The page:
Steamy Heat Wave Persists Across Eastern U.S.
- Jul 02, 2018
Heat Wave Persists Across Eastern U.S. By Earth Networks Meteorologist, Alyssa Robinette
Think last weekend was hot? A.C. units will continue to work overtime for the start of the work week as heat wave-worthy temperatures persist across the eastern U.S. Triple-digit heat indices will stretch from Florida to Maine throughout the week.
This major heat wave is due to a high pressure that will remain parked over the Mid-Atlantic. Hot and humid air from the Gulf of Mexico will continue to pump into the Northeast and Mid-Atlantic. This will allow the mercury to soar well into the 90s along and east of the Mississippi River through midweek. The stifling humidity will make it feel more like 110 to 115 degrees in some spots.
Make sure you protect yourself from the heat and other dangerous on the Fourth of July. Read our Fourth of July Safety Tips blog to learn more.
Excessive Heat Warnings
The National Weather Service put Excessive Heat Warnings in place across the Delaware Valley, the greater New York City Metropolitan area, the Hudson Valley, western New York, and western and central Vermont. Meanwhile, Heat Advisories stretch from northeastern North Carolina north to Maine. Some major cities included in these advisories and warnings are:
- Washington, D.C.
- Baltimore, Md
- Philadelphia, Pa
- New York City
Montpelier, Vt., climbed to 92 on Sunday, smashing its 89-degree record set in 1968. LaGuardia Airport in New York City saw the mercury climb to 97 degrees on Sunday, tying its record set in 2012. Other locations across the Mid-Atlantic and Northeast fell just short of their record highs as folks did their best to stay cool over the weekend.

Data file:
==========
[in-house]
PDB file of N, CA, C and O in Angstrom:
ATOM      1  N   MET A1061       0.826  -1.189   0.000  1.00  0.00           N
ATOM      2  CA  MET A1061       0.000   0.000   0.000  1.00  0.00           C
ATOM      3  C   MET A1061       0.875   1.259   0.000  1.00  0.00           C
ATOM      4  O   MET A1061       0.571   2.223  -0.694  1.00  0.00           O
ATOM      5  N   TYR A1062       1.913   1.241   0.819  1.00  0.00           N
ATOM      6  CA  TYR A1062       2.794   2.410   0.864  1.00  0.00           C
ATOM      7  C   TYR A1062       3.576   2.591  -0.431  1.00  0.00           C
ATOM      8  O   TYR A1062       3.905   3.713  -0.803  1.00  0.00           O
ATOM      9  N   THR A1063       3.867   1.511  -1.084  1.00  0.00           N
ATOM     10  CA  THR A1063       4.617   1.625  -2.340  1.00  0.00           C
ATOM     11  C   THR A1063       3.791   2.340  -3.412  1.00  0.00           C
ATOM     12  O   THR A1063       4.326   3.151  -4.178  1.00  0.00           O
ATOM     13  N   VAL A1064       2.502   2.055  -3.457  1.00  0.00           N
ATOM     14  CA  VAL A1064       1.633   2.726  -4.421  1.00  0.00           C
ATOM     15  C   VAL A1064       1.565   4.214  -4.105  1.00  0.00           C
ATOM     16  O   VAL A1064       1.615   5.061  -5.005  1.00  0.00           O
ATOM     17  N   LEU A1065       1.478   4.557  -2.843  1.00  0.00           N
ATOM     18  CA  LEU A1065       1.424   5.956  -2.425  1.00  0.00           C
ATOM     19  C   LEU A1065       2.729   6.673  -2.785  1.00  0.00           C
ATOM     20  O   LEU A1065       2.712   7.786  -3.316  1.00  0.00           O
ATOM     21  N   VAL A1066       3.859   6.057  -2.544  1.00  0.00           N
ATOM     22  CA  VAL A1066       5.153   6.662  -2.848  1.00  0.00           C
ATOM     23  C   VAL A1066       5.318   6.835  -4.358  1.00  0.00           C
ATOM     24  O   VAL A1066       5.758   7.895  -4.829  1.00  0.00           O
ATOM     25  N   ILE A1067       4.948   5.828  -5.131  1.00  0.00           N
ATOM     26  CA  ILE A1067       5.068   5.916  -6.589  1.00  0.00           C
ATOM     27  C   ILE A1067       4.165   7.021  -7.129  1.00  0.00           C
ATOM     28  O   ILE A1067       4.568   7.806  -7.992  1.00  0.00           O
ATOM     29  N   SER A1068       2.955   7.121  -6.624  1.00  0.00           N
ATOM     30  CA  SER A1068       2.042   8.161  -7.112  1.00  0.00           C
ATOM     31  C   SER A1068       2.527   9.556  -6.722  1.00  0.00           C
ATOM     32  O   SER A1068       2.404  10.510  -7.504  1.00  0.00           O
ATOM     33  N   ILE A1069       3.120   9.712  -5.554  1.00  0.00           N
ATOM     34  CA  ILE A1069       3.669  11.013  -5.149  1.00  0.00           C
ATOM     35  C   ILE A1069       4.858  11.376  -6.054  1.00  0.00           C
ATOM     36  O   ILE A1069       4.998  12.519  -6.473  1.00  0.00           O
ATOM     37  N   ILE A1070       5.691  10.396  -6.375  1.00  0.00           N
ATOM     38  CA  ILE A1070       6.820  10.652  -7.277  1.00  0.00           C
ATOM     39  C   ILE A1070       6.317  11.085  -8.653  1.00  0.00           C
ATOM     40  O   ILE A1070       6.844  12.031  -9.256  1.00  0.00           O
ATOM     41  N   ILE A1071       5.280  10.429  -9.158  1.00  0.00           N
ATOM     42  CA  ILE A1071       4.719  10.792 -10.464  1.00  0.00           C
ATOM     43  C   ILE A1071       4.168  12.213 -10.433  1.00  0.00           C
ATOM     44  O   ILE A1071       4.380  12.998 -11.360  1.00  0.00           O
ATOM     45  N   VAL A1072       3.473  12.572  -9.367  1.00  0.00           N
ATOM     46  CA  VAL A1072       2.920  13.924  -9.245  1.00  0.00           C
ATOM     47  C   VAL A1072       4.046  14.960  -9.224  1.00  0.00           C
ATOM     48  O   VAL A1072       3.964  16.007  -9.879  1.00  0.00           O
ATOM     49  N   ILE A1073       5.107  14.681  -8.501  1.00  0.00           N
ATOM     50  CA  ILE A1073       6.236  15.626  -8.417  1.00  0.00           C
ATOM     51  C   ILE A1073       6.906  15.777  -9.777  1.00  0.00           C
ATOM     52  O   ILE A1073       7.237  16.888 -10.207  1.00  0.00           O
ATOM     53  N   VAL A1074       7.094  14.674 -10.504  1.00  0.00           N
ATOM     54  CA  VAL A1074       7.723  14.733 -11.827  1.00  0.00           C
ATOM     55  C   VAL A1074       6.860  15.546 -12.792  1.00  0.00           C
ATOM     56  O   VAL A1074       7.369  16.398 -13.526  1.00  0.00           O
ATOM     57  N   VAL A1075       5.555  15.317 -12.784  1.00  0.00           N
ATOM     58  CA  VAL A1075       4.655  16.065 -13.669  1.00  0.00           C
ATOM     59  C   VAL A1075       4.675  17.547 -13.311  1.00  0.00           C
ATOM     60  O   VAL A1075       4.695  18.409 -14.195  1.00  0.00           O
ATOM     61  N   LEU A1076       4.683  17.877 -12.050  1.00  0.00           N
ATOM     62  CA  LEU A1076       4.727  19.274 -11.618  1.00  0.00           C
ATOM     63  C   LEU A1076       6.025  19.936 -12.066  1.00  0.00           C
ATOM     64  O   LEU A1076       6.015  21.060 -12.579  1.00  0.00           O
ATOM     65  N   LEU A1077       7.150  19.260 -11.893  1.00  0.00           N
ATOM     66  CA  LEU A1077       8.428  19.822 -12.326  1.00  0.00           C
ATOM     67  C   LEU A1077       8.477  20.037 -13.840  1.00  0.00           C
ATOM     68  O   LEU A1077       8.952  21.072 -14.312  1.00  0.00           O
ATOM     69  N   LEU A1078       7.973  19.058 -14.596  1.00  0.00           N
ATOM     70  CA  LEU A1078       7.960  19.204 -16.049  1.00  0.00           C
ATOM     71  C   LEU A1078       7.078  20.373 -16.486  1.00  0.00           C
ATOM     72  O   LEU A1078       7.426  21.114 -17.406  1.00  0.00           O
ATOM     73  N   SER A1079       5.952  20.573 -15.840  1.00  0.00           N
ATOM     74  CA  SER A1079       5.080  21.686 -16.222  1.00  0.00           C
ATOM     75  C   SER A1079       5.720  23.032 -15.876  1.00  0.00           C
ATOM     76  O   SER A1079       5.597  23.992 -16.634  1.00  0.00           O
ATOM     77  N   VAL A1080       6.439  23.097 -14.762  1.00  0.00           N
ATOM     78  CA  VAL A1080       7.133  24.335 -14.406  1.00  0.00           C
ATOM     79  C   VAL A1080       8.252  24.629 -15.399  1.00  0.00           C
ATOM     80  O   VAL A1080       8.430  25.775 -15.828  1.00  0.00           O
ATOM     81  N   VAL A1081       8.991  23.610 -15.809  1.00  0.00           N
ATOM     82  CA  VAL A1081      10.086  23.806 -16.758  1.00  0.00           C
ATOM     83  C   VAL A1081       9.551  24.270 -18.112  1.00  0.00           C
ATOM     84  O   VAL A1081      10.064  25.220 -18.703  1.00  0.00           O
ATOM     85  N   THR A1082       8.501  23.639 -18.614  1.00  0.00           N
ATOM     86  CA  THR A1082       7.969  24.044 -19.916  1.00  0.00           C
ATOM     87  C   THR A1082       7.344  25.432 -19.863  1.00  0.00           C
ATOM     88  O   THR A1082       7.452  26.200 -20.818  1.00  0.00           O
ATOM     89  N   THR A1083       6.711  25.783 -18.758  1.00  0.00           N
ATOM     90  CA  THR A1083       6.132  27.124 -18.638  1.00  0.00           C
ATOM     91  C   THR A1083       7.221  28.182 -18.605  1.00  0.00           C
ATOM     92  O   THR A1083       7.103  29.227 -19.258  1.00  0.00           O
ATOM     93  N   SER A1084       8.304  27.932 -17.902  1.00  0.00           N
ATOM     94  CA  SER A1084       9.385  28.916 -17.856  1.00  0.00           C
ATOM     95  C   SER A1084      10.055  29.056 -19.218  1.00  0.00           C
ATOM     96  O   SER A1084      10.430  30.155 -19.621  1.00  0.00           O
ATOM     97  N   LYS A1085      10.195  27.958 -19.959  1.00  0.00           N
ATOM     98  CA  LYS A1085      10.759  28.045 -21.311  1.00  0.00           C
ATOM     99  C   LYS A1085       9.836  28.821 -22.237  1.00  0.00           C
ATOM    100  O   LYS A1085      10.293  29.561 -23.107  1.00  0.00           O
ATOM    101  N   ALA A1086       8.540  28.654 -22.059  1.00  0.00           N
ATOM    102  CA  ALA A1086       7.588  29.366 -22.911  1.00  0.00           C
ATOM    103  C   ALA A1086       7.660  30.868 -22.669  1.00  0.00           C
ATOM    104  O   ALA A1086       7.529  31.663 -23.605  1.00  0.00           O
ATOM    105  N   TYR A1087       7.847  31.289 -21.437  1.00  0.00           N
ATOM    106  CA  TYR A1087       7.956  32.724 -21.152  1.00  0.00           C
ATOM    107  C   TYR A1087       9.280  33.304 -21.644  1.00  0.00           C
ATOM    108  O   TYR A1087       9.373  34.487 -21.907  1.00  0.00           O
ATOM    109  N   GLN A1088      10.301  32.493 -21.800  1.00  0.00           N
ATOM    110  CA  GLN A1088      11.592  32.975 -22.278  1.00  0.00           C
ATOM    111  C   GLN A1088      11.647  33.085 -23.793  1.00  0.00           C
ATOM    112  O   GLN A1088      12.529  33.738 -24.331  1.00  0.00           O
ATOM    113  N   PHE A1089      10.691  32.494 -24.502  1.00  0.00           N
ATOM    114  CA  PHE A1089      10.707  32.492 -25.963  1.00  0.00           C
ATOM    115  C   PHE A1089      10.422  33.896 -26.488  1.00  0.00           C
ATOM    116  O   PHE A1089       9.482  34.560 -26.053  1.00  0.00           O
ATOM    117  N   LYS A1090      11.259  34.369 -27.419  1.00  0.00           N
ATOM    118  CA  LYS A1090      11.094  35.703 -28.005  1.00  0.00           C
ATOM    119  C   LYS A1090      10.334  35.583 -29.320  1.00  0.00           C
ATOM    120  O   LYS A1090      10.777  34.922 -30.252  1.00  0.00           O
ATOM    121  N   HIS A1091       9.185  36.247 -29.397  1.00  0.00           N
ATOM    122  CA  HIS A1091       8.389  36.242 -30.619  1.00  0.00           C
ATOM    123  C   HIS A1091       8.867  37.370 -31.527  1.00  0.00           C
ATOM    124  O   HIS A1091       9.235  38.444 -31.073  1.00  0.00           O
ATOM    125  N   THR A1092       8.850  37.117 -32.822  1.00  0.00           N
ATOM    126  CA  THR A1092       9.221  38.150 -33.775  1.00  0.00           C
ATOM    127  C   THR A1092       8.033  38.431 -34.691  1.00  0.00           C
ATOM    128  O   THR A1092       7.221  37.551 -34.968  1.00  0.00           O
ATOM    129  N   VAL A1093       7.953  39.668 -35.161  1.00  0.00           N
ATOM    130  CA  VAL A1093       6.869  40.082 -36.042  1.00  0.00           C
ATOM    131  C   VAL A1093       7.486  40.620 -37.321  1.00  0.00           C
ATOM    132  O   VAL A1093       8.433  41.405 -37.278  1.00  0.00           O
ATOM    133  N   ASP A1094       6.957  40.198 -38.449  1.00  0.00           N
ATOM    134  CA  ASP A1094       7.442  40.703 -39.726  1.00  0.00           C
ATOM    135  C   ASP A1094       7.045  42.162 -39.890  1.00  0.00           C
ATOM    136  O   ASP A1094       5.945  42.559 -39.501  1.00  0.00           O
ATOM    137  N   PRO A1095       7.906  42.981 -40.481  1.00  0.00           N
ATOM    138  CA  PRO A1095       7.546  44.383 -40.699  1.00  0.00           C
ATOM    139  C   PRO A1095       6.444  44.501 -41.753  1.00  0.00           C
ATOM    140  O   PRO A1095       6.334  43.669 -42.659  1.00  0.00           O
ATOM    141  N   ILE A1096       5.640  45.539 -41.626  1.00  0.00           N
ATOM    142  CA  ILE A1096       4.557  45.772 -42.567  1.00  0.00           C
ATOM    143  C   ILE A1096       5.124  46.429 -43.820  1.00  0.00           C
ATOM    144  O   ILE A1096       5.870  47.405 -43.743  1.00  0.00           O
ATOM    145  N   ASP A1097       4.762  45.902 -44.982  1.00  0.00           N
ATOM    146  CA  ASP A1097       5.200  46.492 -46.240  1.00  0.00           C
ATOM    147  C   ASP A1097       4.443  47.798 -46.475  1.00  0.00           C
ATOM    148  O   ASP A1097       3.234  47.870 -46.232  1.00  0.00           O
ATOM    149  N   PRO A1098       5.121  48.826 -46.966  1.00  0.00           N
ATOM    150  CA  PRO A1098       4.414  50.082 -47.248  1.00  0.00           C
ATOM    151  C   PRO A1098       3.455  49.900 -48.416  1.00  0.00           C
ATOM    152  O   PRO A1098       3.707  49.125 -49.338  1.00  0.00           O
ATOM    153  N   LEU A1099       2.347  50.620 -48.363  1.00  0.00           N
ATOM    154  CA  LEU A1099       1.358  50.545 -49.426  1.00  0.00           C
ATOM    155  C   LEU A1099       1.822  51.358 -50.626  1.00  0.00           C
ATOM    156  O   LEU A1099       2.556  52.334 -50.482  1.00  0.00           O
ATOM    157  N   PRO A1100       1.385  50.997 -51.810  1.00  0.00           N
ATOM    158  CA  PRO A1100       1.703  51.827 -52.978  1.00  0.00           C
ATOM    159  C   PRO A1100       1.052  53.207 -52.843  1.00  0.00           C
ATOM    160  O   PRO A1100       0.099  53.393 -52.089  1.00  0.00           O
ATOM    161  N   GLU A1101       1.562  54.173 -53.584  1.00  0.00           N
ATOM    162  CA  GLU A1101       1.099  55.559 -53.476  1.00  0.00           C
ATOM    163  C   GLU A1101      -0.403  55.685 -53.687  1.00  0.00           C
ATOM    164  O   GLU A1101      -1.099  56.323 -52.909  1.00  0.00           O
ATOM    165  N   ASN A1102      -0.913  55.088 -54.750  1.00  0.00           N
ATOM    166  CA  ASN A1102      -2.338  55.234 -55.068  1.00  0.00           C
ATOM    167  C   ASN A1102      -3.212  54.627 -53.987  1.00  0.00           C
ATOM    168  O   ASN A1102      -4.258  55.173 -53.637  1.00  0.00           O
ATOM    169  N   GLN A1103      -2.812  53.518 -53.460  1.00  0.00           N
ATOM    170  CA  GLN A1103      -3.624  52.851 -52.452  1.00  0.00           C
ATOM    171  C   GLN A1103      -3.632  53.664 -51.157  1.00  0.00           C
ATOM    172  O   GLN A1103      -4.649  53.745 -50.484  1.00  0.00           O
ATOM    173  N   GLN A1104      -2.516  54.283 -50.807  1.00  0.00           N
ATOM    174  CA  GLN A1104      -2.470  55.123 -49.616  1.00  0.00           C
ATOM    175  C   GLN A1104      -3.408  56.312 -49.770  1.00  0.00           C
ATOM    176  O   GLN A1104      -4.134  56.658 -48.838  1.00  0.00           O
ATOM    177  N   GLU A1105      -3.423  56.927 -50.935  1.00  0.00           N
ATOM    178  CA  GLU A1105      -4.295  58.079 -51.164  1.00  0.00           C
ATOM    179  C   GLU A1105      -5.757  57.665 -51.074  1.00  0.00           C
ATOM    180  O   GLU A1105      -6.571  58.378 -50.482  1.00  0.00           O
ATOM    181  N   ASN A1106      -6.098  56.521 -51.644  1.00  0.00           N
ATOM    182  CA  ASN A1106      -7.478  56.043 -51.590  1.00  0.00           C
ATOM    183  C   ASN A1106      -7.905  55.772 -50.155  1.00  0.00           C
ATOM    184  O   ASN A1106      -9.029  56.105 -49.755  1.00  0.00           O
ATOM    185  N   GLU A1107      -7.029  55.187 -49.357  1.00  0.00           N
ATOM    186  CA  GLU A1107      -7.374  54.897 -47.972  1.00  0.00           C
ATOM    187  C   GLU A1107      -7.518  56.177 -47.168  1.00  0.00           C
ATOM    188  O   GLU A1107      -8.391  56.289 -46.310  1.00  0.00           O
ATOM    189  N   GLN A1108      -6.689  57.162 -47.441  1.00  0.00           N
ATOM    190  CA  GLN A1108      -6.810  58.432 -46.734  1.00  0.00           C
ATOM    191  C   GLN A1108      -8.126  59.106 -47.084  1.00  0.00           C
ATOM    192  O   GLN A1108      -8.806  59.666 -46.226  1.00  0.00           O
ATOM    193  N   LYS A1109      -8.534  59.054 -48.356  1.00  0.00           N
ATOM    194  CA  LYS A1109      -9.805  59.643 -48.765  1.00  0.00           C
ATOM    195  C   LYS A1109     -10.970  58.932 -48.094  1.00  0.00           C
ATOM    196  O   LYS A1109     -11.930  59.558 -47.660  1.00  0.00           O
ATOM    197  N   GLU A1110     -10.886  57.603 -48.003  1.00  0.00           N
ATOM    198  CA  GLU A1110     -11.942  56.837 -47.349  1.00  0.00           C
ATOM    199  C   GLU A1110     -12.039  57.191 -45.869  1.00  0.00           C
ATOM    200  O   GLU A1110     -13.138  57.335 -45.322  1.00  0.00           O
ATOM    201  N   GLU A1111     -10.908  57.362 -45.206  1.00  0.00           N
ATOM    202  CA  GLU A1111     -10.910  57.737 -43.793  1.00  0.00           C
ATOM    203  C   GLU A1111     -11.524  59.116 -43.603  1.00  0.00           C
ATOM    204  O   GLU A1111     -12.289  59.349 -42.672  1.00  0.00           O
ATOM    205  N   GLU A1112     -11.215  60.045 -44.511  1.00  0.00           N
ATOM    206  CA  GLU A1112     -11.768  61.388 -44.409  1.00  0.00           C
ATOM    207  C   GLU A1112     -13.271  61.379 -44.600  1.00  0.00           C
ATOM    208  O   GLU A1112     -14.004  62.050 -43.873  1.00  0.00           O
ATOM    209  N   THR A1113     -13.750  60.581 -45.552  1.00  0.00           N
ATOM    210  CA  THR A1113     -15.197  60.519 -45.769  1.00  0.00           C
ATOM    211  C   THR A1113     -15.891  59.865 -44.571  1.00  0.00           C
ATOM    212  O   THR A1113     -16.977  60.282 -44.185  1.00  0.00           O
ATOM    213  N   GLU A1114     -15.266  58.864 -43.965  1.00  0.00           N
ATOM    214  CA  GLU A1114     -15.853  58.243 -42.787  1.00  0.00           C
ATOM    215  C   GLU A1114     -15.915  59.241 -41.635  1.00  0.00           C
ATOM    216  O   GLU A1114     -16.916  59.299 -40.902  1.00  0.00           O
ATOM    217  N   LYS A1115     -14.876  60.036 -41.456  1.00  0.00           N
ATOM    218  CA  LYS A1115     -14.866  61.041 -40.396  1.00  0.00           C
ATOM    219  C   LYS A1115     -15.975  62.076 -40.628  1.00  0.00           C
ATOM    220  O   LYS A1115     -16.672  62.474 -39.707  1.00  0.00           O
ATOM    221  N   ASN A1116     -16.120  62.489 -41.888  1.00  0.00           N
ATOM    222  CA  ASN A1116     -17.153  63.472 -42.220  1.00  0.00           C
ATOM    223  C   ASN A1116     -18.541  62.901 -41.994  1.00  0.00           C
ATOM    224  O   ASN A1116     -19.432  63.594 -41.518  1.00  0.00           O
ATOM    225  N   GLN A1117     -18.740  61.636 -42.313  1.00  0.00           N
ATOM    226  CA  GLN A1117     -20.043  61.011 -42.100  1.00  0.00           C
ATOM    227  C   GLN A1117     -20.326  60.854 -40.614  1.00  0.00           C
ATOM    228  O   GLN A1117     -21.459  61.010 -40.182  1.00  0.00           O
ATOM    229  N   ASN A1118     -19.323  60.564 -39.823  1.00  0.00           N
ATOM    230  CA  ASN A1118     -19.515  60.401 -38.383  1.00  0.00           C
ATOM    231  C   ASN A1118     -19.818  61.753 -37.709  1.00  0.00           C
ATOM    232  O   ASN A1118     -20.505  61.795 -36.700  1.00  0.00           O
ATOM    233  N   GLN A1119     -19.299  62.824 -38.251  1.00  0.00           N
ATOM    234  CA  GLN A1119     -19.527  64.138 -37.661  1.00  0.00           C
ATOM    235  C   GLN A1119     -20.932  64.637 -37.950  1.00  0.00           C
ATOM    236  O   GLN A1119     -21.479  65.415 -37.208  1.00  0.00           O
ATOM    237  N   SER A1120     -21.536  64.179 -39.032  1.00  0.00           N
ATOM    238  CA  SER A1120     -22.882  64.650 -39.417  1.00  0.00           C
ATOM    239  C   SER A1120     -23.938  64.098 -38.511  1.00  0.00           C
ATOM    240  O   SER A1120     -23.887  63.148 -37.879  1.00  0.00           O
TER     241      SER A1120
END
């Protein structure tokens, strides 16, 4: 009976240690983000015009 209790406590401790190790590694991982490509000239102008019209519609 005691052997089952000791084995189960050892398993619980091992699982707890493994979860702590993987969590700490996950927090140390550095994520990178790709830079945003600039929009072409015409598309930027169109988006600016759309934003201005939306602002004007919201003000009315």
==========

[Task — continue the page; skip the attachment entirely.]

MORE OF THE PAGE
High temperatures across the East Coast are already in the 90s as we right this during the late morning hours of July 2, 2018.
Heat Wave Safety
Major heat waves like this are rare and can be dangerous. Not only are the oppressive temperatures during the day, but overnight temperatures can remain in the 80s. This potentially adds stress to our already exhausted bodies.
If you need to be outside, whether it before work or to have fun in the sun, take frequent breaks, preferably in an air-conditioned environment. If possible, stay in the shade or indoors during the hottest part of the day, which is typically from late morning into the early evening. Other good heat safety tips include wearing lightweight and loose-fitting clothing that breathes easily. You should also stay well hydrated by drinking plenty of water. Freeze your water bottles or keep them icy cold to help bring down your core temperature throughout the day.
Don’t forget about your animals, too! Bring any dogs or cats indoors and be sure to leave extra water outside for your outdoor critters. And remember, never leave young children and pets unattended in vehicles under any circumstances. Not even for a minute. This is especially true during warm or hot weather when the car or truck interiors can reach lethal temperatures in only a matter of minutes.